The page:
Now that a few states have legalized recreational cannabis through legislature, more and more are considering this path to legal cannabis. In New Mexico, various pieces of legislation have been considered in the past, but never very seriously. Then last year, Governor Lujan Grisham appointed the Cannabis Legalization Working Group, a task force assigned to study potential legalization for the state. Thanks to the work of the task force, House Bill 160 was introduced and is the product of public meetings and 200 pages of comments from citizens of the state – and it has the governor’s full support.
“The Legislature has the opportunity to pass the largest job-creation program in New Mexico in a decade,” said Gov. Lujan Grisham in a press release. “Skeptics have been right to preach study and patience. I agree with their caution- and that’s why we haven’t’ been rushed into this issue. But if we are clear-eyed about the risks, we have to be clear-eyed about the opportunity.”
The proposed bill would require all cannabis products to be tested, ensuring that they are free of contaminants. Products would need to be clearly labeled with their THC content. The bill would also require that advertisements are not targeted toward youth in any way and would require investment in law enforcement training for identifying impaired driving of all kinds. It would create an initiative for the dismissal of cases involving cannabis-related crimes.
The legislation also calls for a 20 percent tax rate. The proposed tax rate is lower than many other states, but the intention is to encourage buyers to purchase their cannabis products legally with the intention of eliminating the black market.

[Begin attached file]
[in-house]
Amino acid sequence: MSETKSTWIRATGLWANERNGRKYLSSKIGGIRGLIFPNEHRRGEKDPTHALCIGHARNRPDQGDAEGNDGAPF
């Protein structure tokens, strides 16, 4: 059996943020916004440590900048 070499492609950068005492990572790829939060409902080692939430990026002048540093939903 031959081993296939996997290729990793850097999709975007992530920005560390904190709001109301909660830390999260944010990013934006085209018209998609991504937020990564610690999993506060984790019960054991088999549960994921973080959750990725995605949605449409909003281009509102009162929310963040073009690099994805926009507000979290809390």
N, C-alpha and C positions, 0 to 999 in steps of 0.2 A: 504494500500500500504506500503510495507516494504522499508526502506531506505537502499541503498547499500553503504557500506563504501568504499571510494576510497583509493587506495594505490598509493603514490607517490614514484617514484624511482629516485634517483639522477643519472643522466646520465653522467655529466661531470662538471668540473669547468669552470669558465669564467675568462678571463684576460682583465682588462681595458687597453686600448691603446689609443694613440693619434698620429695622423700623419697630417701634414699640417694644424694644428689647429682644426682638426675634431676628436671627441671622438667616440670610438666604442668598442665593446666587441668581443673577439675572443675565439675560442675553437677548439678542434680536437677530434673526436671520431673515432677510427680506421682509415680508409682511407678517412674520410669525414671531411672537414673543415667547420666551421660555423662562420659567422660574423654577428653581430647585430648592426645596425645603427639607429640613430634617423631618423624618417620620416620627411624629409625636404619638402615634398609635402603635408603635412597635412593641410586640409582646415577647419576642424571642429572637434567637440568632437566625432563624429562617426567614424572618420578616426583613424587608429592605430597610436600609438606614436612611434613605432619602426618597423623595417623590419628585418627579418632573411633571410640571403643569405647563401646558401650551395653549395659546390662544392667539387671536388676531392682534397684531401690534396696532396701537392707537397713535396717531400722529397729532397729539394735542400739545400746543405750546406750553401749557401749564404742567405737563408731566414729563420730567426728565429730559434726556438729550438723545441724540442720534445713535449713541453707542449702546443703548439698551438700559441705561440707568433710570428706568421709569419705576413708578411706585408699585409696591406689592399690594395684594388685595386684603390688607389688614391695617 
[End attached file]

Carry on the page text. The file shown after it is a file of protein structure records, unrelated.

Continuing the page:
HB 160 exempts residents who are already participants in the medical marijuana program from paying taxes on all cannabis products. It would necessitate growers to serve the medical marijuana market before the recreational market to ensure that patients who rely on cannabis as medicine are kept a priority.
It is expected that passing the bill and legalizing cannabis would create 11,000 new jobs in agriculture, manufacturing, regulation and retail, according to reports from the New Mexico governor’s office. An independent analyst also estimated the new industry would generate $620 million in sales by the fifth year.
“Let’s get it done this year and give New Mexicans yet another reason, yet another opportunity to stay here and work and build a fulfilling 21st-century career,” Gov. Grisham said.
While Governor Grisham is clearly set on seeing cannabis reform legislation, there might be only a slim chance it gets the attention it deserves in the current session. Not only is it a short 30-day session, but legislators have already said they intend to focus on the budget this time around. On the other hand, perhaps public support will push lawmakers into considering this bill sooner rather than later.